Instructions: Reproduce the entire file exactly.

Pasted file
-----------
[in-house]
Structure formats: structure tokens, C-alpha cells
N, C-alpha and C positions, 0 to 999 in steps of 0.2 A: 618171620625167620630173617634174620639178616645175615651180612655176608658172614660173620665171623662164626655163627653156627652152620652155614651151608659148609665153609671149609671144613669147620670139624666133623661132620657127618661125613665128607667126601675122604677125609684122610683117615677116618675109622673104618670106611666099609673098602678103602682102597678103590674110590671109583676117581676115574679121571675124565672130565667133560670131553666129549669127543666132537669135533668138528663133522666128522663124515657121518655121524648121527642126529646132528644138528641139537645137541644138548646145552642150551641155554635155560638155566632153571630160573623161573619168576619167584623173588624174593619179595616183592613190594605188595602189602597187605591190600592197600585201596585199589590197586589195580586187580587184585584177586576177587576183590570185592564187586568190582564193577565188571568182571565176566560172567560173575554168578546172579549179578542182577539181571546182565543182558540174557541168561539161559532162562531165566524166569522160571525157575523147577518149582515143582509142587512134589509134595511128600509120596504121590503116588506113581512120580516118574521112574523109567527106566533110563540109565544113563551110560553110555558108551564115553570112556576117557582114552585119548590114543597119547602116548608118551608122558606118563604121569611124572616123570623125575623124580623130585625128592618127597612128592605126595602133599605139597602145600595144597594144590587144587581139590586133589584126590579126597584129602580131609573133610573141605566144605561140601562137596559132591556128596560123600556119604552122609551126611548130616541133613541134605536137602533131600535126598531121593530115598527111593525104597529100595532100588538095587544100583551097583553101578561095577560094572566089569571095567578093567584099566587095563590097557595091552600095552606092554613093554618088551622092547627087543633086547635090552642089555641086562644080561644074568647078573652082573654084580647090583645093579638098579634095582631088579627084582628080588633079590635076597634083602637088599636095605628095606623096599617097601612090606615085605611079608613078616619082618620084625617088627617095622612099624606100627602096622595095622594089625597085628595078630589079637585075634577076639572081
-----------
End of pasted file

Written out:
[in-house]
Structure formats: structure tokens, C-alpha cells
N, C-alpha and C positions, 0 to 999 in steps of 0.2 A: 618171620625167620630173617634174620639178616645175615651180612655176608658172614660173620665171623662164626655163627653156627652152620652155614651151608659148609665153609671149609671144613669147620670139624666133623661132620657127618661125613665128607667126601675122604677125609684122610683117615677116618675109622673104618670106611666099609673098602678103602682102597678103590674110590671109583676117581676115574679121571675124565672130565667133560670131553666129549669127543666132537669135533668138528663133522666128522663124515657121518655121524648121527642126529646132528644138528641139537645137541644138548646145552642150551641155554635155560638155566632153571630160573623161573619168576619167584623173588624174593619179595616183592613190594605188595602189602597187605591190600592197600585201596585199589590197586589195580586187580587184585584177586576177587576183590570185592564187586568190582564193577565188571568182571565176566560172567560173575554168578546172579549179578542182577539181571546182565543182558540174557541168561539161559532162562531165566524166569522160571525157575523147577518149582515143582509142587512134589509134595511128600509120596504121590503116588506113581512120580516118574521112574523109567527106566533110563540109565544113563551110560553110555558108551564115553570112556576117557582114552585119548590114543597119547602116548608118551608122558606118563604121569611124572616123570623125575623124580623130585625128592618127597612128592605126595602133599605139597602145600595144597594144590587144587581139590586133589584126590579126597584129602580131609573133610573141605566144605561140601562137596559132591556128596560123600556119604552122609551126611548130616541133613541134605536137602533131600535126598531121593530115598527111593525104597529100595532100588538095587544100583551097583553101578561095577560094572566089569571095567578093567584099566587095563590097557595091552600095552606092554613093554618088551622092547627087543633086547635090552642089555641086562644080561644074568647078573652082573654084580647090583645093579638098579634095582631088579627084582628080588633079590635076597634083602637088599636095605628095606623096599617097601612090606615085605611079608613078616619082618620084625617088627617095622612099624606100627602096622595095622594089625597085628595078630589079637585075634577076639572081